Elizabeth Barrett Browning: Poems


Elizabeth Barrett Browning (née Moulton-Barrett, /ˈbraʊnɪŋ/; 6 March 1806 – 29 June 1861) was one of the most prominent English poets of the Victorian era. Her poetry was widely popular in both Britain and the United States during her lifetime.[1]

Born in County Durham, the eldest of 12 children, Elizabeth Barrett was educated at home. She wrote poetry from around the age of six and this was compiled by her mother, comprising what is now one of the largest collections extant of juvenilia by any English writer. At 15 she became ill, suffering from intense head and spinal pain for the rest of her life, rendering her frail. She took laudanum for the pain, which may have led to a lifelong addiction and contributed to her weak health.

In the 1830s Elizabeth's cousin John Kenyon introduced her to prominent literary figures of the day such as William Wordsworth, Mary Russell Mitford, Samuel Taylor Coleridge, Alfred Tennyson and Thomas Carlyle. Her first adult collection, The Seraphim and Other Poems, was published in 1838. During this time she contracted a disease, possibly tuberculosis, which weakened her further. Living at Wimpole Street, in London, she wrote prolifically between 1841 and 1844, producing poetry, translation and prose. She campaigned for the abolition of slavery and her work helped influence reform in the child labour legislation. Her prolific output made her a rival to Tennyson as a candidate for poet laureate on the death of Wordsworth.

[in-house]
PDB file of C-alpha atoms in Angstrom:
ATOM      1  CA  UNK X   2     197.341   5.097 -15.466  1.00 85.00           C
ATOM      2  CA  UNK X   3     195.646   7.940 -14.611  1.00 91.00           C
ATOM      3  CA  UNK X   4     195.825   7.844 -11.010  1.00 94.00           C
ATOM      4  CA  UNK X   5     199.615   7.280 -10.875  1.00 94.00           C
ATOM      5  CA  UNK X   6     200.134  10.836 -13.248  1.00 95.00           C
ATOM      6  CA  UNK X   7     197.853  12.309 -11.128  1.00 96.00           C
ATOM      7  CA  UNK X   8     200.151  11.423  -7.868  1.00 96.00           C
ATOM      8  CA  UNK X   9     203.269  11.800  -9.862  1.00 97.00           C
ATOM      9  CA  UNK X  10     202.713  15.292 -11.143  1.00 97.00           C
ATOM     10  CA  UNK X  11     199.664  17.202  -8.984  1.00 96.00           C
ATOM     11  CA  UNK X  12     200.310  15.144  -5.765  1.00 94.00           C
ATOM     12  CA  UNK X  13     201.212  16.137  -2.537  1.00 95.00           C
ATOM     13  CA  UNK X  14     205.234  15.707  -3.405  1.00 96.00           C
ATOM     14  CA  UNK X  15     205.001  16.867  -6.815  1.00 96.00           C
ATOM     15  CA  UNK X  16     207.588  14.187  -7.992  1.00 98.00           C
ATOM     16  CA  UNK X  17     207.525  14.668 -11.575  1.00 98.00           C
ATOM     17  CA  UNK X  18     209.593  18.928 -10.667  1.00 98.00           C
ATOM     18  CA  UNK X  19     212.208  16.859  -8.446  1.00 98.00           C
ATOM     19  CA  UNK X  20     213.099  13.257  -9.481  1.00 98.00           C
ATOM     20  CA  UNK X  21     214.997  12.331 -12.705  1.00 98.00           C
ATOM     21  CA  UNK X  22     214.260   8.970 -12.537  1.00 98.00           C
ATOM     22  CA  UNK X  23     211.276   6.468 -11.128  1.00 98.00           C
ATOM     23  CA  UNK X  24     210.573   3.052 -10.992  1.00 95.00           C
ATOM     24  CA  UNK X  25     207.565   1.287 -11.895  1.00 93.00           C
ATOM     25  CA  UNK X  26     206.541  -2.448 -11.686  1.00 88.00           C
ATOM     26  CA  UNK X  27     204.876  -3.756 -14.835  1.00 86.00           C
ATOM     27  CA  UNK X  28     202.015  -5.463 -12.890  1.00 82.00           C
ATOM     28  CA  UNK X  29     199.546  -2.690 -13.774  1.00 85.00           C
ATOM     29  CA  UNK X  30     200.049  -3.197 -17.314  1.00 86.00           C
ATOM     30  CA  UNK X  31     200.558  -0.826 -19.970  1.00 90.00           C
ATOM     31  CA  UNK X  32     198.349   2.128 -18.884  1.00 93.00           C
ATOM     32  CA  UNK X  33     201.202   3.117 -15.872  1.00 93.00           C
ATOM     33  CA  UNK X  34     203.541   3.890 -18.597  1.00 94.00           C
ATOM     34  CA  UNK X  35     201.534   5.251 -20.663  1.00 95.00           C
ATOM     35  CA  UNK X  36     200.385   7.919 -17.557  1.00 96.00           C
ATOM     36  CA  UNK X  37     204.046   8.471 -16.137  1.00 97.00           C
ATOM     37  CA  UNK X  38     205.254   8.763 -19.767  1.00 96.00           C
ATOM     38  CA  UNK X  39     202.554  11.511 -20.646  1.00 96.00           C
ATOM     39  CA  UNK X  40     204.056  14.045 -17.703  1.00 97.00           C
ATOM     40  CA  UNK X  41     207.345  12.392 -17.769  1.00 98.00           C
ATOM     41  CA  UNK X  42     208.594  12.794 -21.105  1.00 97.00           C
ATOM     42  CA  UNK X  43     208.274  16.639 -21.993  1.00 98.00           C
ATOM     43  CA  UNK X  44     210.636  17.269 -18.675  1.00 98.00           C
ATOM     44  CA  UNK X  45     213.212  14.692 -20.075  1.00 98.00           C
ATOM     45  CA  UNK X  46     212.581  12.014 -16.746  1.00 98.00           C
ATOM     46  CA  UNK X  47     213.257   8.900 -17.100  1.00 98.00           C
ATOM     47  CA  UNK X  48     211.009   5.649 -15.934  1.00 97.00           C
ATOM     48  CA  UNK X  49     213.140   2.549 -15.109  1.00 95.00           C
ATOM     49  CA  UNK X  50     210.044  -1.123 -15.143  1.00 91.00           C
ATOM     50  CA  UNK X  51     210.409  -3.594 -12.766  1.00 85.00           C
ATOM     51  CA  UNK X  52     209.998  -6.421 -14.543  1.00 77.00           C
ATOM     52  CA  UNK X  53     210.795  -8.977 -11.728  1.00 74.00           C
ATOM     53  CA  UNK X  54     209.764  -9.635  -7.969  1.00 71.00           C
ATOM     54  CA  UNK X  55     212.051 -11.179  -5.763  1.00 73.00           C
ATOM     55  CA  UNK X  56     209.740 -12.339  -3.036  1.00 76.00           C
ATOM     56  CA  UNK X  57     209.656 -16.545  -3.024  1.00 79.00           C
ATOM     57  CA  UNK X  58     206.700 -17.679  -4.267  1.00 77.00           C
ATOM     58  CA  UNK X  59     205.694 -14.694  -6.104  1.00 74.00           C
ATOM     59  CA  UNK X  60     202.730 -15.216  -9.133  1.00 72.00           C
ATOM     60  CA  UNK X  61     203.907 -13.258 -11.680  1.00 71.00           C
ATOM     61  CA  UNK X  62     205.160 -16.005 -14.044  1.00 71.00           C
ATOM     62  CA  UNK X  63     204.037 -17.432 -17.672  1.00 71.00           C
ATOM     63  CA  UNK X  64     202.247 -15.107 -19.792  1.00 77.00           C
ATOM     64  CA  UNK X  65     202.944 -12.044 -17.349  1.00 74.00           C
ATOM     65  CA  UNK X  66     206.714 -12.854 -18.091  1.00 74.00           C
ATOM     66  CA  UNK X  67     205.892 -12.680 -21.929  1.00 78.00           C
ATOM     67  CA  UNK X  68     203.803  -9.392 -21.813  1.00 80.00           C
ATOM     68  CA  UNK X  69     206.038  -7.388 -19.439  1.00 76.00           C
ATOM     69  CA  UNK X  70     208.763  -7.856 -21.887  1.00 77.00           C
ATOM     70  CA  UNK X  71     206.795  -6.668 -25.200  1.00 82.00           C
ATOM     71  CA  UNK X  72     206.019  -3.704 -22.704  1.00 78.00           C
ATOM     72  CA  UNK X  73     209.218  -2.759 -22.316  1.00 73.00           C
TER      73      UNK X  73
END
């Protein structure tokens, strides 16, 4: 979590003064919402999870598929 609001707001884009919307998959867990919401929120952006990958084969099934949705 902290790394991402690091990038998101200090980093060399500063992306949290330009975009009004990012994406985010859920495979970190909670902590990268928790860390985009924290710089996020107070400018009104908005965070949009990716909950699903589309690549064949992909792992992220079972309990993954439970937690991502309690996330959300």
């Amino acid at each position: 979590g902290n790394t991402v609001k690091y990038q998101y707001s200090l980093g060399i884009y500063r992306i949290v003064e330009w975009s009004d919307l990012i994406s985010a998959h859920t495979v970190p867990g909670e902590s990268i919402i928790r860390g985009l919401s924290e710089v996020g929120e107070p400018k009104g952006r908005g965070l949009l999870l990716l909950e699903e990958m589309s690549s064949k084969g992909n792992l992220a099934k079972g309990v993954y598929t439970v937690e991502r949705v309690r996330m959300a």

Elizabeth's volume Poems (1844) brought her great success. During this time she met and corresponded with the writer Robert Browning, who admired her work. The courtship and marriage between the two were carried out in secret, for fear of her father's disapproval. Following the wedding she was disinherited by her father and rejected by her brothers. The couple moved to Italy in 1846, where she would live for the rest of her life. They had one son, Robert Barrett Browning, whom they called Pen. Towards the end of her life, her lung function worsened, and she died in Florence in 1861.[2][3] A collection of her last poems was published by her husband shortly after her death.

Elizabeth was brought up in a strongly religious household, and much of her work carries a Christian theme. Her work had a major influence on prominent writers of the day, including the American poets Edgar Allan Poe and Emily Dickinson. She is remembered for such poems as "How Do I Love Thee?" (Sonnet 43, 1845) and Aurora Leigh (1856).

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